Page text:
Quill and Quire

REVIEWS

« Back to
Book Reviews

The Culprits

by Robert Hough

A persistent dissonance undermines and eventually scuttles The Culprits, Robert Hough’s third novel. It’s the story of three radically different characters whose lives are eventually bound by an act of misguided and fanatical violence.

The dissonance begins with the introduction of the novel’s narrator, who is telling the story to his unborn sister, currently in utero after the coupling of Hank, a bored Toronto office worker, and his Internet mail-order bride from Russia, Anya. The narrator hints that, although he and his unborn sister share the same mother, Anya, his father is the novel’s third protagonist, Ruslan, Anya’s on-again off-again Dagistani lover back in St. Petersburg.

From the opening paragraph, the narrator forces himself on the reader with an exhausting mixture of mostly flat comic hyperbole, supernatural omniscience, carnivalesque similes, and a tall-tale bravado already long exhausted by Latin American and Indian magic realists. We are introduced to Hank, whose job is so boring that “time flow[s] like sludge through a gummed-up egg timer.” Sludge would have been enough to evoke the slow passing of time – gumming up an egg timer seems superfluous. Later, Hank boards a TTC bus that gives off the odour of a “poorly kept barnyard,” and then is pushed in front of a subway train by a crazed street person who “pitch[es] forward like a steroidal rhino.”

When Hank finds himself drugged on painkillers in the hospital the next day, his foot badly broken (he was rescued before the train hit him), a water stain on the ceiling first “bubble[s] like mercury,” then later “writhe[s] like Salome.” Not only are these similes overstated and not particularly accurate – Salome’s dance was irresistibly alluring and sexual, hardly the attributes of a water stain – they feel especially out of place in both the drab, orderly streets of Toronto and the novel’s later sections, set amid the depressing cityscapes of post-Soviet Russia.

For all of the details he piles on the reader, Hough, who lives in Toronto, seems strangely unfamiliar with the workings of his home city. Hank spends more than a week in a downtown hospital getting treated for his broken foot, when the fact is that anything less than major surgery or life-threatening injuries usually earns a patient no more than a one-night stay on a crowded ward. Later, Hank manages to buy a house right in the middle of the city – where the most run-down bungalow currently costs well over $200,000 – on a low-skilled office-worker’s wages.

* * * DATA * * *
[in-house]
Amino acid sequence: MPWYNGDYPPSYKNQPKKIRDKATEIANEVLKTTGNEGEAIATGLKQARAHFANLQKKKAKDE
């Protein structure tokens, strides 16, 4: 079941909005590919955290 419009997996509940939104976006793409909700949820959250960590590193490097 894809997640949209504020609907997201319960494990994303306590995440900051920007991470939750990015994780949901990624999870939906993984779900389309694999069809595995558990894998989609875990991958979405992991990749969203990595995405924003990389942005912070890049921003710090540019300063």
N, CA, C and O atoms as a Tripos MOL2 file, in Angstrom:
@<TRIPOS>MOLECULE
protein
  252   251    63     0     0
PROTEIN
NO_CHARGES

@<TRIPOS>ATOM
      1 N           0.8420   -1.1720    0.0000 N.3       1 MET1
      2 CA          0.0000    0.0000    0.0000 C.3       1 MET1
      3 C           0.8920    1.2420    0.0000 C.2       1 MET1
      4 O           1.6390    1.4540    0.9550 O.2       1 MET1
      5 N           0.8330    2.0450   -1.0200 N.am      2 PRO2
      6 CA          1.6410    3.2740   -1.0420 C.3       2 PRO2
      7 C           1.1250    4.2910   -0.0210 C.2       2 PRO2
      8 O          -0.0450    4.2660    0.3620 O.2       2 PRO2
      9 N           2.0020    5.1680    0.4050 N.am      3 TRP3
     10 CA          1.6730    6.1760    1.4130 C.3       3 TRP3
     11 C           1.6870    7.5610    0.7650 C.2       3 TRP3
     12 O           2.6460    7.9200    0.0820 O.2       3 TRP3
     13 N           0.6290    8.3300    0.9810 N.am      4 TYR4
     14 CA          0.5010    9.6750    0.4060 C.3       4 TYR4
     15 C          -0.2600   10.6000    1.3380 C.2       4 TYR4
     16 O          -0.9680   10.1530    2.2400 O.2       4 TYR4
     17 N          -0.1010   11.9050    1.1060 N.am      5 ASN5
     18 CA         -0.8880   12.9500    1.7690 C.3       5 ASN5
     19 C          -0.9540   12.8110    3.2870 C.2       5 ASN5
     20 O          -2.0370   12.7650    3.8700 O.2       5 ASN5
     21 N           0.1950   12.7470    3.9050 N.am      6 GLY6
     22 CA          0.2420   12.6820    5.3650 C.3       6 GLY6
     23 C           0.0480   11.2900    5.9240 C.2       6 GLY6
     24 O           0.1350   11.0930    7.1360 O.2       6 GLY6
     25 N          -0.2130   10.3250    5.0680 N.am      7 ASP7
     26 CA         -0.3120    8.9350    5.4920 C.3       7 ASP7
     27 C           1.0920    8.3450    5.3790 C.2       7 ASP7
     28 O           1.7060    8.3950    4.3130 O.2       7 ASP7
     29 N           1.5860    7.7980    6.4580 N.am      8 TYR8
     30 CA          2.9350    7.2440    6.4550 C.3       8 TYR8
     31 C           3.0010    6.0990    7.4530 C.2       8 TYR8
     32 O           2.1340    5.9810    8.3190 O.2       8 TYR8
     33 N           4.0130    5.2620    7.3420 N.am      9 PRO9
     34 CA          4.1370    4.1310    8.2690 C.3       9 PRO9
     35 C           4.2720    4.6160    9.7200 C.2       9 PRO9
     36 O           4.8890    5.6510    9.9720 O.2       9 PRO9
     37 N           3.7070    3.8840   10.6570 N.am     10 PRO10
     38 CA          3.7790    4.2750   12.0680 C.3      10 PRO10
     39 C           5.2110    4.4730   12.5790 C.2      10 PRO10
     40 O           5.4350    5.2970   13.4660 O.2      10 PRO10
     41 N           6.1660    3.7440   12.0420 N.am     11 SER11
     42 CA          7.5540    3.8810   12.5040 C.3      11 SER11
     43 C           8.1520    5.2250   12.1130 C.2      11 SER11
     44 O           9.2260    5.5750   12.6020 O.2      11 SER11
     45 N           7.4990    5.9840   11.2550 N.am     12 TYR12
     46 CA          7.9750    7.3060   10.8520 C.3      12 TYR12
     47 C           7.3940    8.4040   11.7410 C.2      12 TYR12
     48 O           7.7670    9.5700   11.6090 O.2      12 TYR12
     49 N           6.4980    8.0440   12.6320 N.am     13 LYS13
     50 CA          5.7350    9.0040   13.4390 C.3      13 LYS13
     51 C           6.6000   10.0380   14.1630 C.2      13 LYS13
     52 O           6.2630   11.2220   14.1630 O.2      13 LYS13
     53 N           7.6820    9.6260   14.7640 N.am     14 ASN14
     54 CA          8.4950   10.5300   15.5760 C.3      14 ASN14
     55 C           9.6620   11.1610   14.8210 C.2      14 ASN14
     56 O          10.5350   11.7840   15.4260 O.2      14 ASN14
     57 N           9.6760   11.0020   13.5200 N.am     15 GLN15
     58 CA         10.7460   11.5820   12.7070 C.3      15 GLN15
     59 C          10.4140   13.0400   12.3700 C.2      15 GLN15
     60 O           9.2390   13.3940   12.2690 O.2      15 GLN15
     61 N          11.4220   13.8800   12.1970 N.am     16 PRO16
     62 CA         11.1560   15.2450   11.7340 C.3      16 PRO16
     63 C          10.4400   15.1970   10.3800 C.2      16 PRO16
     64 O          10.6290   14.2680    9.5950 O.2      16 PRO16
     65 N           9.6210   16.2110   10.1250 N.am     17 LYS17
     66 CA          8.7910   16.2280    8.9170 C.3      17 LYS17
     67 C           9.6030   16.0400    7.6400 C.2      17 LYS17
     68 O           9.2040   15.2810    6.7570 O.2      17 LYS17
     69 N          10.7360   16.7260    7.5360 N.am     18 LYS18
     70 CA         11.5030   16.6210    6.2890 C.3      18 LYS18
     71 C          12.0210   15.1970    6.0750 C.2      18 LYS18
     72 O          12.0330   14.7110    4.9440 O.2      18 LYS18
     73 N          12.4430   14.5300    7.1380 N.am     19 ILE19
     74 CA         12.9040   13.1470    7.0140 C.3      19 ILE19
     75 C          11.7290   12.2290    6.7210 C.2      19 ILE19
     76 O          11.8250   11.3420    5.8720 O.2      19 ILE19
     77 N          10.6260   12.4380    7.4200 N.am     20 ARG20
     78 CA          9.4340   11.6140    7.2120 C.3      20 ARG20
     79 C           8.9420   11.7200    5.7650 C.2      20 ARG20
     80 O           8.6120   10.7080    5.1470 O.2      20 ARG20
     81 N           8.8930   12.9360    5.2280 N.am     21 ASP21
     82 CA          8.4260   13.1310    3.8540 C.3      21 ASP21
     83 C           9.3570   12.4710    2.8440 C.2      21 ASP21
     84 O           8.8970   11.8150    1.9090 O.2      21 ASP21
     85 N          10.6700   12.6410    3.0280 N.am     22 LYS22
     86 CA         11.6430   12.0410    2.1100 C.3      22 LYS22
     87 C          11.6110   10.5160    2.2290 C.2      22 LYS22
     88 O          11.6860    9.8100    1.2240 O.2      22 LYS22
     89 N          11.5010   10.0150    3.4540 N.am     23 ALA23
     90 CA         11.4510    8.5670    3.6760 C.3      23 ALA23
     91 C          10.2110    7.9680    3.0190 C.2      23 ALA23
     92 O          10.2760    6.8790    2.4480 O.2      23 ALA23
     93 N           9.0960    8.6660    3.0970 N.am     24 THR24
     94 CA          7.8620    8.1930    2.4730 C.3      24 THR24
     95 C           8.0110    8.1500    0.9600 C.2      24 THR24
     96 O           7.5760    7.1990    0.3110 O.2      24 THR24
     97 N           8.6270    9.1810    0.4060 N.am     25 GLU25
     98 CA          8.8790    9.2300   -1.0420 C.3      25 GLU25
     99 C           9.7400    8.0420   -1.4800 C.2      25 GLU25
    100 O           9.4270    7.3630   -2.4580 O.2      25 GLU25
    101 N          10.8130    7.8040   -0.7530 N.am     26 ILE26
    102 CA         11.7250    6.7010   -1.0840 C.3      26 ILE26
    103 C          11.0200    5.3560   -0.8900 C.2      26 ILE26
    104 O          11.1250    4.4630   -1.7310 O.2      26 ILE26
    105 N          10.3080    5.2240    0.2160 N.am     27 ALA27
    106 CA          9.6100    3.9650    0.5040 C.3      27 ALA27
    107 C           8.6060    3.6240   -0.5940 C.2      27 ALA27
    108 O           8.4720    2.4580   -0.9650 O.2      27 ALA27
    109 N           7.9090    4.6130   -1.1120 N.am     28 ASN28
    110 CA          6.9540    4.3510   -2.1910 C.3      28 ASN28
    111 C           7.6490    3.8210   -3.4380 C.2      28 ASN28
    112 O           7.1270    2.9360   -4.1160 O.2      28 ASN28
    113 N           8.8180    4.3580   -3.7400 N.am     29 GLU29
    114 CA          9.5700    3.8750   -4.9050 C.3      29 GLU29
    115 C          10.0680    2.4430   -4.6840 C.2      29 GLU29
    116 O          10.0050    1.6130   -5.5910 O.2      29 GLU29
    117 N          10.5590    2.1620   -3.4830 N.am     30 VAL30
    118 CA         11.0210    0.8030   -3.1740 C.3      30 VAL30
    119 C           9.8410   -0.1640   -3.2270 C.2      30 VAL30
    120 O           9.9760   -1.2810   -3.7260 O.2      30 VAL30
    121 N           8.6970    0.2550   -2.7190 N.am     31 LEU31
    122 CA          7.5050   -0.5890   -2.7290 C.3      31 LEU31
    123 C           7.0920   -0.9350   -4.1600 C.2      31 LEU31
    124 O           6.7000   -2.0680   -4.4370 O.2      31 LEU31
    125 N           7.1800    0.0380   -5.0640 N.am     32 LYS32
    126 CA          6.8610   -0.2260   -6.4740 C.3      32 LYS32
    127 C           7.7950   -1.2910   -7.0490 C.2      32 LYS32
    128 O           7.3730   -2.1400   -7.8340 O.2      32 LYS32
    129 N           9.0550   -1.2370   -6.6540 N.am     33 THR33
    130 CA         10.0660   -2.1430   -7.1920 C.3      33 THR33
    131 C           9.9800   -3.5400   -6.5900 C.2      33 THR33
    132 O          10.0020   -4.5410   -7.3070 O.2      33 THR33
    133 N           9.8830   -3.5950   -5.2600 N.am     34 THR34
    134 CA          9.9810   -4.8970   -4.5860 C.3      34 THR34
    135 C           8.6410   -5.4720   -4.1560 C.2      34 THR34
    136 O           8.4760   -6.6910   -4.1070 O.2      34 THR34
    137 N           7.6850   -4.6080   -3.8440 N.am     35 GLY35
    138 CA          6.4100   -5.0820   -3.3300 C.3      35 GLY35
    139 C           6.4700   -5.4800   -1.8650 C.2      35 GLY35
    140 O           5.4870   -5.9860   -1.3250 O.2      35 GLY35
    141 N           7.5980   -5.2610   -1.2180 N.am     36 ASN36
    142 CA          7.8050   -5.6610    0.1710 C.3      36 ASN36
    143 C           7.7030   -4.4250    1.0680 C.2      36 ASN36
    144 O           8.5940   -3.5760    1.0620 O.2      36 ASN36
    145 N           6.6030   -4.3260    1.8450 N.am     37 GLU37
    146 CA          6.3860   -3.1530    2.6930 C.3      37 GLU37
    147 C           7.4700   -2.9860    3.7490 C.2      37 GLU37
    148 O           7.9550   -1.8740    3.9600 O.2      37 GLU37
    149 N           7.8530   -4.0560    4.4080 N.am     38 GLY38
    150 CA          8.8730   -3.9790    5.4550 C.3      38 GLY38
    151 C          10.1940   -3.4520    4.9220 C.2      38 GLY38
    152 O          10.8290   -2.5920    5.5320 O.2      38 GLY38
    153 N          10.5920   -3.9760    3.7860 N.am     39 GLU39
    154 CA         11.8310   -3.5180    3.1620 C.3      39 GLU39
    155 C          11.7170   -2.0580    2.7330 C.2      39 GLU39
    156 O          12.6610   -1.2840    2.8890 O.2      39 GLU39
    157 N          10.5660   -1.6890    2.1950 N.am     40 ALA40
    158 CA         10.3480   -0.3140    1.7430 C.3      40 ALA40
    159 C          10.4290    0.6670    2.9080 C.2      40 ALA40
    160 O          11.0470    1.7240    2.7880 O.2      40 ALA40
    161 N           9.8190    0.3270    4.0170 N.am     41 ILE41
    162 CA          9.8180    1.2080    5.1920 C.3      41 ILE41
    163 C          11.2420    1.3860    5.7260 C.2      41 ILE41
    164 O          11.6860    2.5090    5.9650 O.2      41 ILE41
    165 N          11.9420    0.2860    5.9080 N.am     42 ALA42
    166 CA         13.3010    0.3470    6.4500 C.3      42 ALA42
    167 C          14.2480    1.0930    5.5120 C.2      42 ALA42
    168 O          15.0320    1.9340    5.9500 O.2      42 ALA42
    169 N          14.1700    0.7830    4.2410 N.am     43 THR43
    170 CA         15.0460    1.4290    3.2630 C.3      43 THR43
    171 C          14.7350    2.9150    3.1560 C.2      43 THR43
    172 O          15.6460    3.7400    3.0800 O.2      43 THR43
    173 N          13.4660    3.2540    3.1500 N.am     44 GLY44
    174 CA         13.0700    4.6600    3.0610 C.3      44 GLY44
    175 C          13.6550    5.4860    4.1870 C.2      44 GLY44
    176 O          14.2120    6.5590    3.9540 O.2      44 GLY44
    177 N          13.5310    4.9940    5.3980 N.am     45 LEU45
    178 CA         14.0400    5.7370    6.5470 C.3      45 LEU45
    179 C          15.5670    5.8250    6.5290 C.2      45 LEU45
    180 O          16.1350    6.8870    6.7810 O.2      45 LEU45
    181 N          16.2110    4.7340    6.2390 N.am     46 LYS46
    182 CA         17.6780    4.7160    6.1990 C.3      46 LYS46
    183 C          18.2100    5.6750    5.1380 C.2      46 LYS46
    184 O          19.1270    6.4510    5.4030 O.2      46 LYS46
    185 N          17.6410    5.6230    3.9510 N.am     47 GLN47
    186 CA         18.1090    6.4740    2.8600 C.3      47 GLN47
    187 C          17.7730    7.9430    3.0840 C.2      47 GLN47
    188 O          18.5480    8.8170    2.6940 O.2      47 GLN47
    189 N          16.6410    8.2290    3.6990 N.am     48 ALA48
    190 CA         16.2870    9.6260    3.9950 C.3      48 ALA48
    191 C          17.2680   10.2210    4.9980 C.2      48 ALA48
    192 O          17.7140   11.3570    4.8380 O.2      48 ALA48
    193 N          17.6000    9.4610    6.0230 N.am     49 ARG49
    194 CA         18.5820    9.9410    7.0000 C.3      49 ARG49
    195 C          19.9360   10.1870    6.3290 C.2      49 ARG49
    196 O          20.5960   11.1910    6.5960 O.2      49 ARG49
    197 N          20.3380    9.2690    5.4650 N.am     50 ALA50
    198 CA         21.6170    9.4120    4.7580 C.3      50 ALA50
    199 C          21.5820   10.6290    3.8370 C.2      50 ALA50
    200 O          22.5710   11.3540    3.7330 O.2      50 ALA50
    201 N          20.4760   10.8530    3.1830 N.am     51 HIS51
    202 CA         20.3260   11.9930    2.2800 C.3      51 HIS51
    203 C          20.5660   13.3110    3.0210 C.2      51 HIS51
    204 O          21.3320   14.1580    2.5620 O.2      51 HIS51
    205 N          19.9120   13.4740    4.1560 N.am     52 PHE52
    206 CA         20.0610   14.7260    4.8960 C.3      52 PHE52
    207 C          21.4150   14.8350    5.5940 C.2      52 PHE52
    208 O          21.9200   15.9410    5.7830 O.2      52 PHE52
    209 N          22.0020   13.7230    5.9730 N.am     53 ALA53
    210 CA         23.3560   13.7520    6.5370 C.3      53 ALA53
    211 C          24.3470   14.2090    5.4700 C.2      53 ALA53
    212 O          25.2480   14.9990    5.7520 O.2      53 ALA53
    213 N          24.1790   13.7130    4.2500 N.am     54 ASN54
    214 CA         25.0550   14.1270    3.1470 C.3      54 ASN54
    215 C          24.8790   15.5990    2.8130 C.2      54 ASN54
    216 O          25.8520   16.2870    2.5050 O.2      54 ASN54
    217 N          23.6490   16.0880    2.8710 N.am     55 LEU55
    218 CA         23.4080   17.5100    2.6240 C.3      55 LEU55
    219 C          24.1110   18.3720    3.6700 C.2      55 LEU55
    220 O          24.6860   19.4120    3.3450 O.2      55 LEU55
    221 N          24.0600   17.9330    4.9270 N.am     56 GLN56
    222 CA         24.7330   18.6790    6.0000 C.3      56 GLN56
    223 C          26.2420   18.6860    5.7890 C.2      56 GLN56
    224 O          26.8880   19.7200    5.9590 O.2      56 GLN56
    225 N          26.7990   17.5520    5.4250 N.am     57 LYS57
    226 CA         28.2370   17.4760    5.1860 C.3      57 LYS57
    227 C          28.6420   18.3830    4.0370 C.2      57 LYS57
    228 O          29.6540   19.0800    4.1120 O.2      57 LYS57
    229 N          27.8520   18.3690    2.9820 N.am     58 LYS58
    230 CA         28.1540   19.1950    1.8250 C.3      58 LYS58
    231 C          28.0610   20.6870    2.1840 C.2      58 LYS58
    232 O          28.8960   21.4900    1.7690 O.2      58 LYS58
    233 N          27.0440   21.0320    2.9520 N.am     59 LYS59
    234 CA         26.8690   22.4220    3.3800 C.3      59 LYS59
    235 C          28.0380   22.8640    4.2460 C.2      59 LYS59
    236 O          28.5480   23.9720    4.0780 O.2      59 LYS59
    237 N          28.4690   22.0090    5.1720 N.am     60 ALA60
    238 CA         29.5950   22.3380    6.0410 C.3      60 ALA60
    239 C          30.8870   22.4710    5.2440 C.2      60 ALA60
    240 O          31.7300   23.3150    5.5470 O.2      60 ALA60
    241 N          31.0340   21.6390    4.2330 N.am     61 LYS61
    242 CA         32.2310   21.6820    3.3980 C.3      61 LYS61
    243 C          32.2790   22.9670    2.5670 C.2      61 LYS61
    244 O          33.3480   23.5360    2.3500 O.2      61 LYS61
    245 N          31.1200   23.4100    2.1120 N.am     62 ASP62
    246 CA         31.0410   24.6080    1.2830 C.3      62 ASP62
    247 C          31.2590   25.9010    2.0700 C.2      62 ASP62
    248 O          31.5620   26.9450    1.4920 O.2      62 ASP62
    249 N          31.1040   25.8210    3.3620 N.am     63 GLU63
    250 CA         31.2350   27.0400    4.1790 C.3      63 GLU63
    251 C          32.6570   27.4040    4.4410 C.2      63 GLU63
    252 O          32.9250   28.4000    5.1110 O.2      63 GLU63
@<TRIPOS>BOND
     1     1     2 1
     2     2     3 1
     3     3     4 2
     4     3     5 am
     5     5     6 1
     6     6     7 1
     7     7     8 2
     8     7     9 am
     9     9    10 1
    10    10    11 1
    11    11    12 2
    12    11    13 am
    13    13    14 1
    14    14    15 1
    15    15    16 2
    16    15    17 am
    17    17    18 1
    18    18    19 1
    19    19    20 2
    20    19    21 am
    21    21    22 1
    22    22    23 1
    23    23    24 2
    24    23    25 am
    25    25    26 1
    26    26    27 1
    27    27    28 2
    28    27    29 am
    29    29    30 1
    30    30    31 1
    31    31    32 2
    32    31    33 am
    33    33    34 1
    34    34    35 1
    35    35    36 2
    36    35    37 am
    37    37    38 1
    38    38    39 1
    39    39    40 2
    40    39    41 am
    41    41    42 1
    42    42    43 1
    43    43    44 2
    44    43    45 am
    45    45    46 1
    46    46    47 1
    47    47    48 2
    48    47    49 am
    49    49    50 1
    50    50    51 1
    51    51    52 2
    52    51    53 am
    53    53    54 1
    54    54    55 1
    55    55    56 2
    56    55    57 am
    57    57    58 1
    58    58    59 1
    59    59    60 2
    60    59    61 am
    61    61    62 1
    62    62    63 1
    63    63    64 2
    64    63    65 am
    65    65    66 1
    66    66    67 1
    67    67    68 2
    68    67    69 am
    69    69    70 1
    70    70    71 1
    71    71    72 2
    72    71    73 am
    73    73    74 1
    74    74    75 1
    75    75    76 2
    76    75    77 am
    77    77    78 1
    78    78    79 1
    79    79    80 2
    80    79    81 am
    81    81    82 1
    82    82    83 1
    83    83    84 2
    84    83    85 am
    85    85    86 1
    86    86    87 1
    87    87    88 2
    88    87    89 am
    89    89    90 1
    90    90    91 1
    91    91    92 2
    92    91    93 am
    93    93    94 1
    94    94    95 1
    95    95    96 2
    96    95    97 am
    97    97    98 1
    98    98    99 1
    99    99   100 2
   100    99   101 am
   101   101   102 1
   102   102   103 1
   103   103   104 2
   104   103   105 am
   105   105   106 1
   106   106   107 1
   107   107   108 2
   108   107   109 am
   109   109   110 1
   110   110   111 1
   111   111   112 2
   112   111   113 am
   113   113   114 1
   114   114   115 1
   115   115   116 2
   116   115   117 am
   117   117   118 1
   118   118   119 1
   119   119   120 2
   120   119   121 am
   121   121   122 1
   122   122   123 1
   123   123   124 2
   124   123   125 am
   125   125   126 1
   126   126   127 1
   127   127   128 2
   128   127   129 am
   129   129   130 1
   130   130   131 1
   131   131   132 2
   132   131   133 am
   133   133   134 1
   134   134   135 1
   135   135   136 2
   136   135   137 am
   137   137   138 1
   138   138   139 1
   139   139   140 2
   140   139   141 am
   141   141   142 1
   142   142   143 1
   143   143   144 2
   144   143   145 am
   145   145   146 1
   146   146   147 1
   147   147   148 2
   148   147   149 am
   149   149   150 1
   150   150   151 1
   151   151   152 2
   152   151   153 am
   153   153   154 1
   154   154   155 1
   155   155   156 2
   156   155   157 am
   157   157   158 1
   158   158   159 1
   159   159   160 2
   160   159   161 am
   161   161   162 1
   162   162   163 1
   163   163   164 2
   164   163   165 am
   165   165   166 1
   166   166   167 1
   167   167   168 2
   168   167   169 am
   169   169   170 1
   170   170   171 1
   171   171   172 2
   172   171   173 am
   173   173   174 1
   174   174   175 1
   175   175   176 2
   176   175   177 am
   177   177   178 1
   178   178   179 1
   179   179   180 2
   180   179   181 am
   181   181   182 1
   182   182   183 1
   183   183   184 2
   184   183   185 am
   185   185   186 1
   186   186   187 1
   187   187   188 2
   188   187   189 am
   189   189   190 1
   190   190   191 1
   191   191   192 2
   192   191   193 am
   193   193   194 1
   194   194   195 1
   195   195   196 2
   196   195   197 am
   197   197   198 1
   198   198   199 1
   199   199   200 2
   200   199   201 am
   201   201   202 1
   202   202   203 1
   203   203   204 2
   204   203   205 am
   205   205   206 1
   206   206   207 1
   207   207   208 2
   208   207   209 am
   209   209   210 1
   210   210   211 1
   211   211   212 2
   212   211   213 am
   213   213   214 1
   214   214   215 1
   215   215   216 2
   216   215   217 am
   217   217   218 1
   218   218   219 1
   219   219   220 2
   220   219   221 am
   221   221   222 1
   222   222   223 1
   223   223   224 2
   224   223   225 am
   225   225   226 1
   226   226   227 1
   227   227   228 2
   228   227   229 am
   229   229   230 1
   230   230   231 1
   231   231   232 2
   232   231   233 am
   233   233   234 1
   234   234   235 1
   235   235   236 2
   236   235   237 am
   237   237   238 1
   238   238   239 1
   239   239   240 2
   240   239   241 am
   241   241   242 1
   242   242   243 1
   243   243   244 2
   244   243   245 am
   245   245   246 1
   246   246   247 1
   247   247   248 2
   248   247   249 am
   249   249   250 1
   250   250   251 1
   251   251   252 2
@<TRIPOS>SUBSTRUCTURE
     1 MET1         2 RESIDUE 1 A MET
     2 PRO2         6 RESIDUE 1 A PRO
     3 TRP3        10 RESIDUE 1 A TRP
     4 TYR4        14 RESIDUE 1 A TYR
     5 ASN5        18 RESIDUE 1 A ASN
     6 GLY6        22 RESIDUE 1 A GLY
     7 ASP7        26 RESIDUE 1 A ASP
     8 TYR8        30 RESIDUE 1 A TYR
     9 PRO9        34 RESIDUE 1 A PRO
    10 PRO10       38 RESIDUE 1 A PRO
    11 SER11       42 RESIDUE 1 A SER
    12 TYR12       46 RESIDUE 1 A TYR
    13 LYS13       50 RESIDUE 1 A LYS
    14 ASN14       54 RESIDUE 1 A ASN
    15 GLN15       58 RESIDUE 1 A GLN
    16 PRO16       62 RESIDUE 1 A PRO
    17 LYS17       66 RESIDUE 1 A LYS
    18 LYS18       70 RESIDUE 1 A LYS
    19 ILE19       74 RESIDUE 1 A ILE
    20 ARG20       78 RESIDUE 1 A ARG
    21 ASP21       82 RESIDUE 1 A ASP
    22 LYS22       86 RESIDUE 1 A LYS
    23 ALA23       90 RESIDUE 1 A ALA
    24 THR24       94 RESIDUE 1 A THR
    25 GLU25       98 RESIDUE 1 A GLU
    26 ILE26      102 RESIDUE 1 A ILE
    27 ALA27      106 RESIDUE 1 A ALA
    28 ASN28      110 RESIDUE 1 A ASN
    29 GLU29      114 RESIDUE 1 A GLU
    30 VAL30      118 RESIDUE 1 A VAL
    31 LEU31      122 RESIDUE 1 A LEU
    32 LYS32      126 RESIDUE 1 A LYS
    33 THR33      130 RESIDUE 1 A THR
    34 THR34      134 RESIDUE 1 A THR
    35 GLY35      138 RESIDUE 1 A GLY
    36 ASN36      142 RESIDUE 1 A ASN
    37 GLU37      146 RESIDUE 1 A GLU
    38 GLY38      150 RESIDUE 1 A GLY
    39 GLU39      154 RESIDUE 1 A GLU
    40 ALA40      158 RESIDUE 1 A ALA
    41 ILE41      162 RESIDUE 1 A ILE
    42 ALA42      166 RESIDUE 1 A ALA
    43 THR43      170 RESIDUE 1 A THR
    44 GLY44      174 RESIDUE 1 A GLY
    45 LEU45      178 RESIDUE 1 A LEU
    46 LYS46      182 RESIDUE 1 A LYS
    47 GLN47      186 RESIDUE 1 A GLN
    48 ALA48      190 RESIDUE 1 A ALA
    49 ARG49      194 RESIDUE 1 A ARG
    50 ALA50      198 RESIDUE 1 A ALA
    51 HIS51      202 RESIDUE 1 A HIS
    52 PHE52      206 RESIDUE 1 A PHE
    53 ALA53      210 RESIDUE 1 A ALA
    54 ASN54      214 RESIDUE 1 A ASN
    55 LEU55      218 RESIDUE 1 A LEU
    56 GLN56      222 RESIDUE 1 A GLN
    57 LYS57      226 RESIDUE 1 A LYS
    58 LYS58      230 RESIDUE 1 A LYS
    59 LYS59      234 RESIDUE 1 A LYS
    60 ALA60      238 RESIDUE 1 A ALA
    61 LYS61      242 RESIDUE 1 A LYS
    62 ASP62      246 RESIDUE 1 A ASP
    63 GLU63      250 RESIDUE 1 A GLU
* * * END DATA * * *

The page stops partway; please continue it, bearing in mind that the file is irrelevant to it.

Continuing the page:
Perhaps Hough is more comfortable shaping his landscapes from less-familiar settings. It certainly seems so, as the scenes in Russia bristle with a sense of urgency and sensual detail missing from the Toronto sections. This is especially true when the story focuses on Ruslan, who was forced to flee to St. Petersburg when violence spilled into his home city from neigbouring Chechnya.

In Russia, Ruslan enjoys a life of hashish-dulled languor, delivering flowers by day and spending his nights with pretty Russian girls like Anya, who can’t resist his dark and exotic good looks. But after Ruslan casually breaks the heart of Anya, who heads to Canada to begin her liaison with Hank, his life takes a turn for the truly horrible. Chechen rebels are massacred after taking over a Moscow school, making every dark-skinned person a potential terrorist, and soon Ruslan is pulled over by bullying officers.

The scene of Ruslan’s arrest is a well-crafted set piece filled with tension and bleak comedy. Ruslan is initially contemptuous of the officers, whom he compares to sheep: “so so Russian, from his dart-tip nose to his beady mole eyes to the hair gooped back off a long pimply forehead.” This is good, but it gets even better: “To show that he wasn’t a sheep through and through – that he hadn’t been totally co-opted by a life of bribe-taking – the officer wore two rings in his right ear, like an E-swallowing kid….” It’s as if a different writer is at work here, one with a finer sense of drama, detail, character, and imagery.

Ruslan’s bravado turns to horror when the officers drive him to a Stalinesque security camp, where he is brutally tortured by a psychotic interrogator who loves Sylvester Stallone. After the security forces leave Ruslan for dead near his uncle’s house, he is taken in by a cell of Muslim radicals, who contact Anya in Canada, demanding a ransom for his release – a ransom she pays with Hank’s help.

Unfortunately, the various storylines never form a coherent narrative stream, in spite of the narrator’s insistence that all the characters are culprits in the terrorist act that ends the novel. Hank, especially, remains a mostly clueless cipher throughout, leaving the reader wondering why the whole novel didn’t take place in the ideologically blighted streets of glasnost Russia.